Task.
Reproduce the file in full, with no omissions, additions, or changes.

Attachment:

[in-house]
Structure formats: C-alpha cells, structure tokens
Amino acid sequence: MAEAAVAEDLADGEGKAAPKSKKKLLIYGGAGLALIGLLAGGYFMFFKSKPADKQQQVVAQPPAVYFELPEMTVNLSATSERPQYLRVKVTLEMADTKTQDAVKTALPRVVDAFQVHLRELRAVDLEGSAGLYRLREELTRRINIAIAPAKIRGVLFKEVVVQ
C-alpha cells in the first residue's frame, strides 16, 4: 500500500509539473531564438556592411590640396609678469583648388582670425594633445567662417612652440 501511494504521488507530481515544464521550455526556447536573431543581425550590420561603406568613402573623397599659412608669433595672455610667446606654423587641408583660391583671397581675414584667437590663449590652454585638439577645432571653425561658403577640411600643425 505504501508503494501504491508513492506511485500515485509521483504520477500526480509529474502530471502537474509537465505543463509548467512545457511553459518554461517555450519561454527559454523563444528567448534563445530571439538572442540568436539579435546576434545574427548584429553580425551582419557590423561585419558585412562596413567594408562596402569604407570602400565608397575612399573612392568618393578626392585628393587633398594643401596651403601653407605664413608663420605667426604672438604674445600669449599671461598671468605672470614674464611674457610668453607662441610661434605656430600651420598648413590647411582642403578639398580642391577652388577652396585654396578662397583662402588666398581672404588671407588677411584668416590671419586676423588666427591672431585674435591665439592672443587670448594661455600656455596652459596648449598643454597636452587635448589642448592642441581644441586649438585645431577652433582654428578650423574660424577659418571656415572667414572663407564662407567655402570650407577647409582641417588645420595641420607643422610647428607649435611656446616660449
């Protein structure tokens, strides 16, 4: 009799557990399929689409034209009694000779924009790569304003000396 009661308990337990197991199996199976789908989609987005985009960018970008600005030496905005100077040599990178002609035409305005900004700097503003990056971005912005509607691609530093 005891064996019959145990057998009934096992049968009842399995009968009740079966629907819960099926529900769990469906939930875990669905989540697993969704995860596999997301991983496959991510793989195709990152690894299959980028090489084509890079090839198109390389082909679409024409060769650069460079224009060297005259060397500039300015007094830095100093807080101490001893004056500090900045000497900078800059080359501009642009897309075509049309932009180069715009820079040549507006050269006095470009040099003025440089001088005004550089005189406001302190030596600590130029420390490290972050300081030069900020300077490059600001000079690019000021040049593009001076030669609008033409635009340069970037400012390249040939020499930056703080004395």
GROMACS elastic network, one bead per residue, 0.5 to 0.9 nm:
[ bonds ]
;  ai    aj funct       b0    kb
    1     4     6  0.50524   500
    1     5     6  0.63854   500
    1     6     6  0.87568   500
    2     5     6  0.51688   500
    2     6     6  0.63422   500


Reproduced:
[in-house]
Structure formats: C-alpha cells, structure tokens
Amino acid sequence: MAEAAVAEDLADGEGKAAPKSKKKLLIYGGAGLALIGLLAGGYFMFFKSKPADKQQQVVAQPPAVYFELPEMTVNLSATSERPQYLRVKVTLEMADTKTQDAVKTALPRVVDAFQVHLRELRAVDLEGSAGLYRLREELTRRINIAIAPAKIRGVLFKEVVVQ
C-alpha cells in the first residue's frame, strides 16, 4: 500500500509539473531564438556592411590640396609678469583648388582670425594633445567662417612652440 501511494504521488507530481515544464521550455526556447536573431543581425550590420561603406568613402573623397599659412608669433595672455610667446606654423587641408583660391583671397581675414584667437590663449590652454585638439577645432571653425561658403577640411600643425 505504501508503494501504491508513492506511485500515485509521483504520477500526480509529474502530471502537474509537465505543463509548467512545457511553459518554461517555450519561454527559454523563444528567448534563445530571439538572442540568436539579435546576434545574427548584429553580425551582419557590423561585419558585412562596413567594408562596402569604407570602400565608397575612399573612392568618393578626392585628393587633398594643401596651403601653407605664413608663420605667426604672438604674445600669449599671461598671468605672470614674464611674457610668453607662441610661434605656430600651420598648413590647411582642403578639398580642391577652388577652396585654396578662397583662402588666398581672404588671407588677411584668416590671419586676423588666427591672431585674435591665439592672443587670448594661455600656455596652459596648449598643454597636452587635448589642448592642441581644441586649438585645431577652433582654428578650423574660424577659418571656415572667414572663407564662407567655402570650407577647409582641417588645420595641420607643422610647428607649435611656446616660449
């Protein structure tokens, strides 16, 4: 009799557990399929689409034209009694000779924009790569304003000396 009661308990337990197991199996199976789908989609987005985009960018970008600005030496905005100077040599990178002609035409305005900004700097503003990056971005912005509607691609530093 005891064996019959145990057998009934096992049968009842399995009968009740079966629907819960099926529900769990469906939930875990669905989540697993969704995860596999997301991983496959991510793989195709990152690894299959980028090489084509890079090839198109390389082909679409024409060769650069460079224009060297005259060397500039300015007094830095100093807080101490001893004056500090900045000497900078800059080359501009642009897309075509049309932009180069715009820079040549507006050269006095470009040099003025440089001088005004550089005189406001302190030596600590130029420390490290972050300081030069900020300077490059600001000079690019000021040049593009001076030669609008033409635009340069970037400012390249040939020499930056703080004395």
GROMACS elastic network, one bead per residue, 0.5 to 0.9 nm:
[ bonds ]
;  ai    aj funct       b0    kb
    1     4     6  0.50524   500
    1     5     6  0.63854   500
    1     6     6  0.87568   500
    2     5     6  0.51688   500
    2     6     6  0.63422   500